They were both whistleblowers—Edward Snowden in 2013 and Daniel Ellsberg in 1971—both having disclosed classified information to the public. But there is one huge difference between the two.
Snowden, a thirty-year-old contractor for the super-secret National Security Agency, went to Hong Kong, where he unloaded a damaging flood of U.S. government information about a massive surveillance program that he considered wrong, immoral and unacceptable.
Ellsberg, who had worked for the Rand Corporation, was deeply disturbed in the early 1970s by a secret Pentagon history of the American involvement in the Vietnam War. He was convinced that if this history were made known to a number of senators, they would take dramatic action to end the war, perhaps by cutting off funding. But the senators refused to play their designated roles in Ellsberg’s scheme, which was fraught with controversy—the history was, after all, top secret. Undaunted, Ellsberg then turned to the New York Times (and later to eighteen other newspapers around the country), which, after serious internal deliberations, decided to publish the secret history.
In other words, Snowden dropped his explosive leak about the secret American surveillance program while in a foreign country; Ellsberg did his leaking in the United States. He kept it within the “family”—or tried to.
There was another difference, too. Snowden made no effort, so far as we know, to register his personal misgivings about government surveillance to U.S. officials while he was still working for the NSA. Apparently, though, he did register his misgivings with a few reporters; and when he was ready, in Hong Kong, to go public, he cooperated first with a columnist for the British newspaper, the Guardian, and then with a reporter for the Washington Post. Ellsberg seemed much more anguished about his decision to publicize the Pentagon history of the Vietnam War. He went first to the U.S. Senate, trying in this way to remain within the broad definition of the U.S. government, before turning in frustration to the nation’s most prestigious newspaper.
These differences notwithstanding, the whistle blowing of Snowden and Ellsberg brought embarrassment and shame on the U.S. government. Ellsberg’s leak complicated President Nixon’s efforts to open an historic dialogue with Communist China, and it led indirectly to the Watergate scandal that resulted in Nixon’s unprecedented resignation from office, one step ahead of almost certain impeachment. Snowden’s leak has severely complicated U.S. relations with Vladimir Putin’s Russia. After fleeing from Hong Kong, Snowden went directly to Moscow, where he assumed he’d be catching a quick flight to Cuba and then on to Bolivia, or if not Bolivia, Venezuela or Nicaragua. But he lacked proper travel papers, and his travel plans went wildly awry.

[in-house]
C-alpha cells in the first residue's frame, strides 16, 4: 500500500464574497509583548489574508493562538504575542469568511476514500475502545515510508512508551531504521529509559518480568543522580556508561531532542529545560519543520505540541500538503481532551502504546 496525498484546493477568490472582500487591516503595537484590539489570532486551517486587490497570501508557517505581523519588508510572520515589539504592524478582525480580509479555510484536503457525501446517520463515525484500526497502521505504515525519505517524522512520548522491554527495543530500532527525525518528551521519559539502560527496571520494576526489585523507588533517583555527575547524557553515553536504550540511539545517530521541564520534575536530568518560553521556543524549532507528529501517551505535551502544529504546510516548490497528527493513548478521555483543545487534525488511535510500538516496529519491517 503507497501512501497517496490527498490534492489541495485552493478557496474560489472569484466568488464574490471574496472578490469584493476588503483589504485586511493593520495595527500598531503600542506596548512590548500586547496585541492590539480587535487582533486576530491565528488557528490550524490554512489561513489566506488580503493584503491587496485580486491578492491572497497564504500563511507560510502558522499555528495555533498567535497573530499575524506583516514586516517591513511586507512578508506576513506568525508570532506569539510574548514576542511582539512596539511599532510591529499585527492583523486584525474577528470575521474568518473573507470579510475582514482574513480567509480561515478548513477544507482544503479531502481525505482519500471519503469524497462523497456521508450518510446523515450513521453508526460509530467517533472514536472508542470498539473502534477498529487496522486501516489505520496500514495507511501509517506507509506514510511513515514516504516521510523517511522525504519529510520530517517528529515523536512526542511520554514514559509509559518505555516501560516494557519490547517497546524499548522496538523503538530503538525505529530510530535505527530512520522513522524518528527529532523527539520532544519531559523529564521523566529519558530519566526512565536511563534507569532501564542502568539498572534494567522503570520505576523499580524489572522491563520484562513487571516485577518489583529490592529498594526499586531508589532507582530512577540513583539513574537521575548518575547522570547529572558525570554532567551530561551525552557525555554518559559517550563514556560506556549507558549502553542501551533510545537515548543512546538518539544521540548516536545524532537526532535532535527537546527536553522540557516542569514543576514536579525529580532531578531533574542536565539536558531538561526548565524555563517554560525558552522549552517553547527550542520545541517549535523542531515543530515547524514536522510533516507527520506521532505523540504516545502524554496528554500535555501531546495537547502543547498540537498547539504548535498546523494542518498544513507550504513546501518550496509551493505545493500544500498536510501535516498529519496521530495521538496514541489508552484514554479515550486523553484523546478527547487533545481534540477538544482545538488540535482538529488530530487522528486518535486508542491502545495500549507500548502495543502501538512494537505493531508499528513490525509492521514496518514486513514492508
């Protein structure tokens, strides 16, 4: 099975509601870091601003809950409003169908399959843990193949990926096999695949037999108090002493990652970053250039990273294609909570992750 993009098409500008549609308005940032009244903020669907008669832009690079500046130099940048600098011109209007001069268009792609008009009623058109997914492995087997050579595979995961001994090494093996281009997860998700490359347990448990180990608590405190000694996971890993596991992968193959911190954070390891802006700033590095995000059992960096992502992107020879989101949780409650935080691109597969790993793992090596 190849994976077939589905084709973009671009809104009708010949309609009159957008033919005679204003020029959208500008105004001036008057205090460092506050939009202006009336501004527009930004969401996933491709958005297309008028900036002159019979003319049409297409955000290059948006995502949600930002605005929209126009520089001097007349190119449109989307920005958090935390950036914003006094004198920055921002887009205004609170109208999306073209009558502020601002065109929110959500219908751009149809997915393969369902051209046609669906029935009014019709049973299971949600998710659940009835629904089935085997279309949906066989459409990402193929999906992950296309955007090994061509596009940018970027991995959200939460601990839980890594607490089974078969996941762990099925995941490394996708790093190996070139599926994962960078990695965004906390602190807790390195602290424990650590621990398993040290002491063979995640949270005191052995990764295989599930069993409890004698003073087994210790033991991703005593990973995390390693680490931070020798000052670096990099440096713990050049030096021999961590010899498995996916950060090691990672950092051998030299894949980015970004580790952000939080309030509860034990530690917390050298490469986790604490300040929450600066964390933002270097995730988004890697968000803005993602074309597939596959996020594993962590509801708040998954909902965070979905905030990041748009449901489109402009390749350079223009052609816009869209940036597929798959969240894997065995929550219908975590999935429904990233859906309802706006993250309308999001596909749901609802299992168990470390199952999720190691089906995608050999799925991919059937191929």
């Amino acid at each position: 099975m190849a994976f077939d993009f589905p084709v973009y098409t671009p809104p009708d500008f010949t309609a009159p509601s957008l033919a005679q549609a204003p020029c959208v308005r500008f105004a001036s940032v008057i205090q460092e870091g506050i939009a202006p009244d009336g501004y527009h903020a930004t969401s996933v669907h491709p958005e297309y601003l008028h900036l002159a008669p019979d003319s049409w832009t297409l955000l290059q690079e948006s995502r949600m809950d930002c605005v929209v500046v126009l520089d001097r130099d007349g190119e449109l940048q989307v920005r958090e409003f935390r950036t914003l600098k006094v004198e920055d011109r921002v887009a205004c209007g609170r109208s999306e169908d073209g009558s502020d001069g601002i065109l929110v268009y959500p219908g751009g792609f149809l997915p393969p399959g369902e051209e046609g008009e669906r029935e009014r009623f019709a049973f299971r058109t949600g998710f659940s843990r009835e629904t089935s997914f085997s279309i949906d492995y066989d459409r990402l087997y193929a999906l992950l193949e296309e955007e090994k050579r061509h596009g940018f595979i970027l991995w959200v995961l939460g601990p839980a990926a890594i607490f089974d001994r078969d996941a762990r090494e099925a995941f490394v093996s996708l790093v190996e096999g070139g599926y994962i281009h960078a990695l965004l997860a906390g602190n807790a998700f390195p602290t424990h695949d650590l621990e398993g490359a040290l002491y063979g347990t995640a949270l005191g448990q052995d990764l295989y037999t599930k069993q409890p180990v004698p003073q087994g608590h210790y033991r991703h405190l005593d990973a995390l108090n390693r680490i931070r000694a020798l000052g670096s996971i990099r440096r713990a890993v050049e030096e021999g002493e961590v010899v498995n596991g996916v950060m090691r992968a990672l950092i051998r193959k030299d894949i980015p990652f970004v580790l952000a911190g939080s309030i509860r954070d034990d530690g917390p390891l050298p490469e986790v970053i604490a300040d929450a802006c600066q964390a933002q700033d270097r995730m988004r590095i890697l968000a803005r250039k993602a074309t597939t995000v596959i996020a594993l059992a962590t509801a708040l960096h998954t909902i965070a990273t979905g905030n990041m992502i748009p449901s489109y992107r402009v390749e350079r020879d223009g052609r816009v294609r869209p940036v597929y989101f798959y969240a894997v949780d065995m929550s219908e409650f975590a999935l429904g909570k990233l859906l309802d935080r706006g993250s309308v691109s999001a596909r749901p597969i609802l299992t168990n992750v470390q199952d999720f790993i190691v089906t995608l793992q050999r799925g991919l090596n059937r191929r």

For three uncertain weeks, Snowden went into hiding at Moscow’s Sheremetyevo Airport. At the start of this unplanned vacation, Putin seemed to derive a special pleasure poking Obama in the eye, gleefully proclaiming that if he wished, Snowden could remain in Russia so long as he stopped leaking American secrets. When it dawned on Snowden that he was having trouble going anywhere, he held a kind of news conference last week, at which he seemed to be asking for Russian asylum, at least until he could get a better offer from his Latin-American suitors.
Now the Russians are saddled with a human firecracker capable of disrupting the awkward Obama-Putin courtship. The Russians haven’t offered asylum to Snowden, but the NSA leaker is still in Moscow; and he is beginning to be a somewhat unmanageable problem in U.S.-Russian relations.
Last week, on a phone call with Obama, Putin made clear that he would be happy to see Snowden leave. What might have seemed like fun and games a month ago in the Kremlin has now become a serious and totally unnecessary roadblock to better relations. From Congress has come angry criticism of Putin’s Russia, and Obama’s recent efforts to improve relations with his erratic Russian counterpart have clearly hit a bumpy road. Obama is supposed to visit Moscow in September. Will he? Can he? Not, it would seem, while Putin continues to follow an authoritarian, antidemocratic campaign in Russia; and not while Russia refuses to hand Snowden over to the U.S. government, which is Washington’s basic demand.
Whistleblowing has always had a romantic face, the small guy fighting the big government, the dashing truth teller spilling the embarrassing beans about his government’s allegedly unlawful activities. Does Snowden represent little-guy ethical morality? Is he the hero of our day? I doubt it.
While he may not be a traitor, as many have stated, he did have a contract with the government that explicitly forbade him—the contractor—from disclosing what he did and what he knew. If he found his job, which paid him a very adequate salary, to be so distasteful, he could always have quit and gone to dental school.
What Snowden did was wrong and harmful to the U.S. government, despite his revelations about the highly questionable surveillance program. What Ellsberg did was wrong but understandable: he served in Vietnam, studied the war, and he, like millions of other Americans, came to disagree with his country’s role in the war. The Pentagon study he released contained nothing new to anyone who had been reading the papers at the time.
Marvin Kalb, a senior advisor to the Pulitzer Center on Crisis Reporting, is author of The Road to War: Presidential Commitments Honored and Betrayed.
Image: Flickr/Carol Leigh, CC BY 2.0.